New machine learning approach selectively identifies one molecule in a billion, using graphene sensors

The schematic diagram of the activated carbon functionalized graphene sensor. (b) The comparative plot of the performance of the XGBoost, KNN and Naïve Bayes models. Credit: Hiroshi Mizuta of JAIST.

The 2D nature of graphene, its single-molecule sensitivity, low noise and high carrier concentration have generated significant interest in its application in gas sensors. However, due to its inherent non-selectivity and massive p-doping in atmospheric air, its applications in gas detection are often limited to controlled environments such as nitrogen, dry air, or synthetic moist air.

While humidity conditions in synthetic air can be used to achieve controlled hole doping of the graphene channel, this does not adequately reflect the situation in atmospheric air. In addition, atmospheric air contains several gases with concentrations similar to or greater than that of the analytical gas. Such shortcomings of graphene-based sensors impede selective gas detection and identification of molecular species in atmospheric air, which is necessary for applications in environmental monitoring and non-invasive medical diagnosis of disease.

The research team led by Dr. Manoharan Muruganathan (formerly Associate Professor) and Professor Hiroshi Mizuta from Japan Advanced Institute of Science and Technology (JAIST) used the machine learning (ML) models trained on various gas adsorption-induced doping and scattering signals. to achieve both highly sensitive and selective gas detection with a single device.

The performance of the ML models often depends on the input functions. “The conventional graphene-based ML models are limited in their input functions,” says Dr Osazuwa Gabriel Agbonlahor (formerly a postdoctoral researcher). The existing ML models only monitor the changes in the graphene transfer characteristics or resistance/conductivity caused by gas adsorption without modulating these characteristics by applying an external electric field.

Therefore, they lack the distinctive van der Waals (vdW) interaction between gas molecules and graphene, which is unique to individual gas molecules. Therefore, unlike the conventional electronic nose (e-nose) models, we can map the external electric field modulated graphene-gas interaction, which allows for more selective feature extraction for complex gas environments such as atmospheric air.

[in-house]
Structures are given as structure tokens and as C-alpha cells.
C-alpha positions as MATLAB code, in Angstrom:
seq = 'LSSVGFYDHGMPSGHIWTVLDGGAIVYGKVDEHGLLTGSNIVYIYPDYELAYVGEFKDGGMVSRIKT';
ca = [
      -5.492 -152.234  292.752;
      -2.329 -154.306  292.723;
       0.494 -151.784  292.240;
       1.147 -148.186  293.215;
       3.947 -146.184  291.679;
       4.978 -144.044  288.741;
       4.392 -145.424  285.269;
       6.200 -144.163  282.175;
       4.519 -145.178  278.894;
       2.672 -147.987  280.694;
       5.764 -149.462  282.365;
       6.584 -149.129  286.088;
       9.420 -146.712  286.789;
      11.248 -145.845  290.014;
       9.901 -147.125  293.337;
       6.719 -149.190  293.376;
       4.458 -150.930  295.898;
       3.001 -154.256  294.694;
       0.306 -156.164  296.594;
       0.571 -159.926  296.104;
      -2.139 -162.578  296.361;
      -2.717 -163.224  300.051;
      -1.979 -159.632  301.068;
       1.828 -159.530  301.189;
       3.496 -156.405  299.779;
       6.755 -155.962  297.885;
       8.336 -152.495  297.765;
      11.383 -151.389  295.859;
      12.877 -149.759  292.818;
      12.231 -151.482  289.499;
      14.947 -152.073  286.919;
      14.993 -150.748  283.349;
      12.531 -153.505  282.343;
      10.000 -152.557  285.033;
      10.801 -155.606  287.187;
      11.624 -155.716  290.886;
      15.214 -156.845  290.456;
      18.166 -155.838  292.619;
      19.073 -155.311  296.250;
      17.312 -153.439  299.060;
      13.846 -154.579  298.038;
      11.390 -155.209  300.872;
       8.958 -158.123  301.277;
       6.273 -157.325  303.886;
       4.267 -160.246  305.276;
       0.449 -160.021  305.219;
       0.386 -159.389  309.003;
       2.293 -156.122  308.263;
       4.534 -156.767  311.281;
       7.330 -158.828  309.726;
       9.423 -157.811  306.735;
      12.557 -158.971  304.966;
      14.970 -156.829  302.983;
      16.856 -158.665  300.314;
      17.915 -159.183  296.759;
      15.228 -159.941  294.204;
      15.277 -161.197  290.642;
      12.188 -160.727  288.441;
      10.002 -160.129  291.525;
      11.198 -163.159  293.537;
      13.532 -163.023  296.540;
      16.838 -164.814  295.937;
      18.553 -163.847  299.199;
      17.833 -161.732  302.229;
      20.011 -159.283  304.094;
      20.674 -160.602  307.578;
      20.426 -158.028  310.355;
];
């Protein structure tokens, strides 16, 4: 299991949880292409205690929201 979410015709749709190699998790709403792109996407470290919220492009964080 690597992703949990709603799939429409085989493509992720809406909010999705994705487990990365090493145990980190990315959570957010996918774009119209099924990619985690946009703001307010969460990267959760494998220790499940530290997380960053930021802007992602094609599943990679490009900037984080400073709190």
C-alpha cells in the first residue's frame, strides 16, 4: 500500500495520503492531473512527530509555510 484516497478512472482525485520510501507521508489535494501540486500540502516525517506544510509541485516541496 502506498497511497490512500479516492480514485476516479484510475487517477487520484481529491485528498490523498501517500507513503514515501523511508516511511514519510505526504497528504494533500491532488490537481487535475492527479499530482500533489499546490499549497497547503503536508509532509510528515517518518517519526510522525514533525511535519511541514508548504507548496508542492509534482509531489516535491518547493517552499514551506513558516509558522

Our ML models for the identification of atmospheric gases are developed using the graphene sensor functionalized with a porous activated carbon thin film. Eight vdW complex features were used to monitor the effects of the external electric field on the graphene-gas molecule vdW interaction, and consequently mapped the evolution of vdW binding before, during and after the application of the external electric field.

In addition, although the gas detection experiments were performed under different experimental conditions, e.g. gas chamber pressures, gas concentrations, ambient temperature, relative humidity, tuning time and tuning voltage, the models developed proved robust enough to handle these variations in experimental conditions by not exposing the models to these parameters. .

In addition, to test the versatility of the models, they were trained in both atmospheric environments and relatively inert environments commonly used in gas detection, such as nitrogen and dry air. Therefore, a powerful “electronic nose” of atmospheric gas was achieved, which distinguished with 100% accuracy between the four different environments (ammonia in atmospheric air, acetone in atmospheric air, acetone in nitrogen and ammonia in dry air).

The research will be published in the journal Sensors and Actuators B: Chemical.

More information:
Osazuwa G. Agbonlahor et al, Machine learning identification of atmospheric gases by mapping the graphene molecule van der Waals complex bond evolution, Sensors and Actuators B: Chemical (2023). DOI: 10.1016/j.snb.2023.133383

Offered by Japan Advanced Institute of Science and Technology

Quote: New machine learning approach selectively identifies one molecule in a billion, with graphene sensors (2023, March 17) Retrieved March 18, 2023 from -graphene.html

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